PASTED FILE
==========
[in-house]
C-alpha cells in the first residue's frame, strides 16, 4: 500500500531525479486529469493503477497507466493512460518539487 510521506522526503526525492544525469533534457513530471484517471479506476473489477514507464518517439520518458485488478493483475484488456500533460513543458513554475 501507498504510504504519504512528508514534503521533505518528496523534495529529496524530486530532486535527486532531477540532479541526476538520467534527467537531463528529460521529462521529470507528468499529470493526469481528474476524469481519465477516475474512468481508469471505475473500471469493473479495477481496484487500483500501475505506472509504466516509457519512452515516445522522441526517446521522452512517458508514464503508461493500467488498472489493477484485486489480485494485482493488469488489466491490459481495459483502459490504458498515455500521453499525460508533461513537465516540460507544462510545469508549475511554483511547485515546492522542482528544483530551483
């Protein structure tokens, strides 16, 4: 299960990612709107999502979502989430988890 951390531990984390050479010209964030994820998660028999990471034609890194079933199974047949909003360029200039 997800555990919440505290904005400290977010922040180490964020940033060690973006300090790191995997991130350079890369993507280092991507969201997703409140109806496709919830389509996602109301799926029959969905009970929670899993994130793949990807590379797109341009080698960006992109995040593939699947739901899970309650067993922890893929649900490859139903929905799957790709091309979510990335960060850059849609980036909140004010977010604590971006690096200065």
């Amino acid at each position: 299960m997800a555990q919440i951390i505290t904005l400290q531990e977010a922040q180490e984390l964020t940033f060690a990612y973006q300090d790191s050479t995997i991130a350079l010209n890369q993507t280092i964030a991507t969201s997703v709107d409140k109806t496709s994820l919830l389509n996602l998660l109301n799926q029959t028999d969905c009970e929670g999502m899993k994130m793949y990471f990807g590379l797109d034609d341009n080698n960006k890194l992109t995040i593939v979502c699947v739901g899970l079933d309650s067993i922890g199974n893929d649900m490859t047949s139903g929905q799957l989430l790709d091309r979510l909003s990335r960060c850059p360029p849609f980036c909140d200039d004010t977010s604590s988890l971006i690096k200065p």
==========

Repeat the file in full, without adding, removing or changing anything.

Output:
[in-house]
C-alpha cells in the first residue's frame, strides 16, 4: 500500500531525479486529469493503477497507466493512460518539487 510521506522526503526525492544525469533534457513530471484517471479506476473489477514507464518517439520518458485488478493483475484488456500533460513543458513554475 501507498504510504504519504512528508514534503521533505518528496523534495529529496524530486530532486535527486532531477540532479541526476538520467534527467537531463528529460521529462521529470507528468499529470493526469481528474476524469481519465477516475474512468481508469471505475473500471469493473479495477481496484487500483500501475505506472509504466516509457519512452515516445522522441526517446521522452512517458508514464503508461493500467488498472489493477484485486489480485494485482493488469488489466491490459481495459483502459490504458498515455500521453499525460508533461513537465516540460507544462510545469508549475511554483511547485515546492522542482528544483530551483
């Protein structure tokens, strides 16, 4: 299960990612709107999502979502989430988890 951390531990984390050479010209964030994820998660028999990471034609890194079933199974047949909003360029200039 997800555990919440505290904005400290977010922040180490964020940033060690973006300090790191995997991130350079890369993507280092991507969201997703409140109806496709919830389509996602109301799926029959969905009970929670899993994130793949990807590379797109341009080698960006992109995040593939699947739901899970309650067993922890893929649900490859139903929905799957790709091309979510990335960060850059849609980036909140004010977010604590971006690096200065």
């Amino acid at each position: 299960m997800a555990q919440i951390i505290t904005l400290q531990e977010a922040q180490e984390l964020t940033f060690a990612y973006q300090d790191s050479t995997i991130a350079l010209n890369q993507t280092i964030a991507t969201s997703v709107d409140k109806t496709s994820l919830l389509n996602l998660l109301n799926q029959t028999d969905c009970e929670g999502m899993k994130m793949y990471f990807g590379l797109d034609d341009n080698n960006k890194l992109t995040i593939v979502c699947v739901g899970l079933d309650s067993i922890g199974n893929d649900m490859t047949s139903g929905q799957l989430l790709d091309r979510l909003s990335r960060c850059p360029p849609f980036c909140d200039d004010t977010s604590s988890l971006i690096k200065p």